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Fifty years of manned space flight

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Tuesday 12 April 2011 marks the 50th anniversary of the first human spaceflight. On 12 April 1961, at 9.07am Moscow time, Yuri Alexayevich Gagarin blasted off in the Vostok-1 spacecraft from the launch site at Baikonur in Kazakhstan.

By 10.12am the Soviet news agency TASS was announcing to the world the news of the first man in space. At 11.05am the Vostok-1 capsule landed near Saratov, and 10 minutes later Gagarin landed by parachute.

Gagarin was fêted at home as a hero of the Cold War. But he also achieved celebrity status in the west. Just three months after his historic mission he visited Manchester at the invitation of the Amalgamated Union of Foundry Workers.

The visit developed into a tour, and Gagarin was introduced to Prime Minister Harold MacMillan, as well as being invited to lunch with the Queen and Prince Philip.

Now, 50 years on, the unlikely UK visit is to be commemorated by the erection of a permanent statue on London’s Mall. It will be the capital’s first statue of a Soviet era Russian, and is part of the year-long celebration known as “YuriGagarin50”.

Despite Gagarin’s hero status, the Soviet authorities regarded him as a danger to himself and the state. When he died in a plane crash near Moscow on 27 March 1968, details of his death were shrouded in mystery because of the Soviet propaganda machine. His family was left believing that his death was an assassination, but recently uncovered evidence suggests it was due to simple air traffic control error.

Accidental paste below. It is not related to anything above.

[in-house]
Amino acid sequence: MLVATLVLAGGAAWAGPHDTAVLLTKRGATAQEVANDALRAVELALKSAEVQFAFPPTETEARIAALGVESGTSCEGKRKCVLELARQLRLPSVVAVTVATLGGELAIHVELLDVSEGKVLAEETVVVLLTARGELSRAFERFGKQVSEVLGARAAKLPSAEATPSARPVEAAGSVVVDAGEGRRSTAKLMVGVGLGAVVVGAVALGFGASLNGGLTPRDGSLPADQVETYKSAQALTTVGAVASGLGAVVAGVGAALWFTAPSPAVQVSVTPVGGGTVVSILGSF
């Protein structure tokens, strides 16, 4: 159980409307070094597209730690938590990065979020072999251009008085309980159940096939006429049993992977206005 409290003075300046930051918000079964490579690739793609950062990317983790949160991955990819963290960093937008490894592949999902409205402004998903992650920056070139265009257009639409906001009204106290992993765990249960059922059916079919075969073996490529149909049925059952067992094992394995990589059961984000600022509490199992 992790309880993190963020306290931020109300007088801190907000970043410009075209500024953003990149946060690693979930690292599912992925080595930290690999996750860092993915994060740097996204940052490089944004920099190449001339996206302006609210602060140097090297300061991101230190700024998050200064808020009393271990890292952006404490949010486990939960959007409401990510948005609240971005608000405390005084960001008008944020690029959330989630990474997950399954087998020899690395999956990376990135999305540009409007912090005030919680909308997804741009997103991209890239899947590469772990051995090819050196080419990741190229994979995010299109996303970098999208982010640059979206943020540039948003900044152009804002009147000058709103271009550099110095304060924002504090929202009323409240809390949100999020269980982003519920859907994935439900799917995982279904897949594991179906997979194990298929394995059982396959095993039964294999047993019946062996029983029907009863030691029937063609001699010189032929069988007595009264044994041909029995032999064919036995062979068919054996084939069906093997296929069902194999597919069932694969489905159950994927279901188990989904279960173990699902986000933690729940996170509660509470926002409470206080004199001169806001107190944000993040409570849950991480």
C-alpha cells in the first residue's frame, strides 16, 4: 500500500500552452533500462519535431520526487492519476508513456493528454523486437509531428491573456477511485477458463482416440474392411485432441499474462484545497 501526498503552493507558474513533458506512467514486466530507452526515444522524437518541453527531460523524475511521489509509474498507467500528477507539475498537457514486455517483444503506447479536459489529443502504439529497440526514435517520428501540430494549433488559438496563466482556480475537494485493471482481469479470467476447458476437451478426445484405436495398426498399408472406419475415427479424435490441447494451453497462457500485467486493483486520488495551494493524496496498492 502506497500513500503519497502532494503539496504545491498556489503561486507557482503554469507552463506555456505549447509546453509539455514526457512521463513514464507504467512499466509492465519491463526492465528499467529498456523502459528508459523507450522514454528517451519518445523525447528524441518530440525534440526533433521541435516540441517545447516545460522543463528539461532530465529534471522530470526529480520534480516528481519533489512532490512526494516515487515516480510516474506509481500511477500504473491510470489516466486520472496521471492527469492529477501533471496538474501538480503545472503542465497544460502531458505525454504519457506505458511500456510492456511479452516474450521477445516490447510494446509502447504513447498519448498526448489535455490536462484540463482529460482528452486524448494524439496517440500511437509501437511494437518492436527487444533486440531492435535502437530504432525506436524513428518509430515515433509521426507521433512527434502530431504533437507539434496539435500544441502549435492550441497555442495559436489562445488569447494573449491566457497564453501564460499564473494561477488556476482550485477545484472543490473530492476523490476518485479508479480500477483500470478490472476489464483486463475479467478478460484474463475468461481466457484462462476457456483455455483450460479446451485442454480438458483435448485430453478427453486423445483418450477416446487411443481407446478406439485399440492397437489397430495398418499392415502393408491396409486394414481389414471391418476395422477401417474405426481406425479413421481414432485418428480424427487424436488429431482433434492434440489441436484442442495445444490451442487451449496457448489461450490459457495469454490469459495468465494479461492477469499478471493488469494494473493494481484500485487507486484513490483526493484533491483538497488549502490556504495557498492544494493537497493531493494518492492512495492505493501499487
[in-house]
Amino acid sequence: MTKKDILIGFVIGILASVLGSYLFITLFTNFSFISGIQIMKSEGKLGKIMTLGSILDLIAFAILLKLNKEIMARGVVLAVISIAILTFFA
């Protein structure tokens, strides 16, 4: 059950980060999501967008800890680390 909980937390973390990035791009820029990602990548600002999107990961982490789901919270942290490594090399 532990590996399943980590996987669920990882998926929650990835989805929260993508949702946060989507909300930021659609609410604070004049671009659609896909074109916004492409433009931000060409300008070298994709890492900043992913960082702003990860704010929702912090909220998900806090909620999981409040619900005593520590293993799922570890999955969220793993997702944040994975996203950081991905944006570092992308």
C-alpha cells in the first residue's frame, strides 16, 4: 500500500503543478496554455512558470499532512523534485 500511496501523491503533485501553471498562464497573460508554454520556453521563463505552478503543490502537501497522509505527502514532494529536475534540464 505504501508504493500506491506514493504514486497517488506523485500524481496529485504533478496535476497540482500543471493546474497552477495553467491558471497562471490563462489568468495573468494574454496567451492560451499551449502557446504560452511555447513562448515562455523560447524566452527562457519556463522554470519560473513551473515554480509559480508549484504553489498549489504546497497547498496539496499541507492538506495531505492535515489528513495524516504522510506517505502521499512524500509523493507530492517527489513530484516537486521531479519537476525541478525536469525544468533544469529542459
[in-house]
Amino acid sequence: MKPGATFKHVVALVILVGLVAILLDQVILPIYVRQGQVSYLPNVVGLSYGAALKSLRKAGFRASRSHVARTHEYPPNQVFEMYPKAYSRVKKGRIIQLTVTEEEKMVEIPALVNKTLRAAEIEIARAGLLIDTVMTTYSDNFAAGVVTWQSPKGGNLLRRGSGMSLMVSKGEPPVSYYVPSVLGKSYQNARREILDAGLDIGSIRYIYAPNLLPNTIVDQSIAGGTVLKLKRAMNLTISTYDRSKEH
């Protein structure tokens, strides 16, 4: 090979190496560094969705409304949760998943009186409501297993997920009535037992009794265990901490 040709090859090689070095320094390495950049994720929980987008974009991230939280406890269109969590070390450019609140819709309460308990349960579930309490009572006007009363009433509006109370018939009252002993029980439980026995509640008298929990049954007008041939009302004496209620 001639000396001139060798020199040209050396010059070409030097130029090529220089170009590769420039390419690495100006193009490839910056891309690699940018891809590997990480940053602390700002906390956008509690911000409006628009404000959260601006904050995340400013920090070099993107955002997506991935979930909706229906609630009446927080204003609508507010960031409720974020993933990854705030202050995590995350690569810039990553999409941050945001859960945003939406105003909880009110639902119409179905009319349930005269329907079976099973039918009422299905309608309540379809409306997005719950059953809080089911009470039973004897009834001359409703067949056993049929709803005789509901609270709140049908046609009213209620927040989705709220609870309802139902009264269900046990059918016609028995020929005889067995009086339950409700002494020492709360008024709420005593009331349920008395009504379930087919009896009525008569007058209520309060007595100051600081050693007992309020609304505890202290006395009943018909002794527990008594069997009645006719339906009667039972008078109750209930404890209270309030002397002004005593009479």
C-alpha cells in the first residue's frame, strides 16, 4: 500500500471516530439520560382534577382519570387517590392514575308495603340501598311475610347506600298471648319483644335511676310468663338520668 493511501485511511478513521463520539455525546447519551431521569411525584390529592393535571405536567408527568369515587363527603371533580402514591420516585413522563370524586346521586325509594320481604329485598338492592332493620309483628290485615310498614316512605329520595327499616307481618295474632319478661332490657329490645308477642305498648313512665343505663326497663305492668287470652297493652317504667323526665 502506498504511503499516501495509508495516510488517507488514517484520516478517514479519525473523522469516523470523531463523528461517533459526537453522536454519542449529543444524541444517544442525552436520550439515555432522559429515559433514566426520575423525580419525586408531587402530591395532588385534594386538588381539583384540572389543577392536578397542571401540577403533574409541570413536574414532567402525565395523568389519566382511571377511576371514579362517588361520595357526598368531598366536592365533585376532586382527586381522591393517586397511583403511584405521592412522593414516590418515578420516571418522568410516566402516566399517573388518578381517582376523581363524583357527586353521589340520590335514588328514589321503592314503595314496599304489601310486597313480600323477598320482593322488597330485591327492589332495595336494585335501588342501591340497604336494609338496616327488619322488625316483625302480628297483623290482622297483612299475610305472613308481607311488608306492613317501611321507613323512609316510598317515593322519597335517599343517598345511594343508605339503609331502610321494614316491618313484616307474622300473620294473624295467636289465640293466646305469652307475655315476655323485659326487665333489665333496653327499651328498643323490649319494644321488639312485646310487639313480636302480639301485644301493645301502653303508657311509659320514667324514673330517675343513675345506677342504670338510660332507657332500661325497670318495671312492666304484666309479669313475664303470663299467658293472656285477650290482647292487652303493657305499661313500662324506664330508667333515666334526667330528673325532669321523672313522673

Russian space scientists are hoping that interest caused by this year of Gagarin celebrations may result in an increase in funding in the Russian space programme, which was largely overlooked in President Medvedev’s recent modernisation announcements.

They point out that past research into space travel has led to advances in many scientific fields, particularly involving medicine and psychological studies, and that these discoveries have found important applications not only in space but on earth too.

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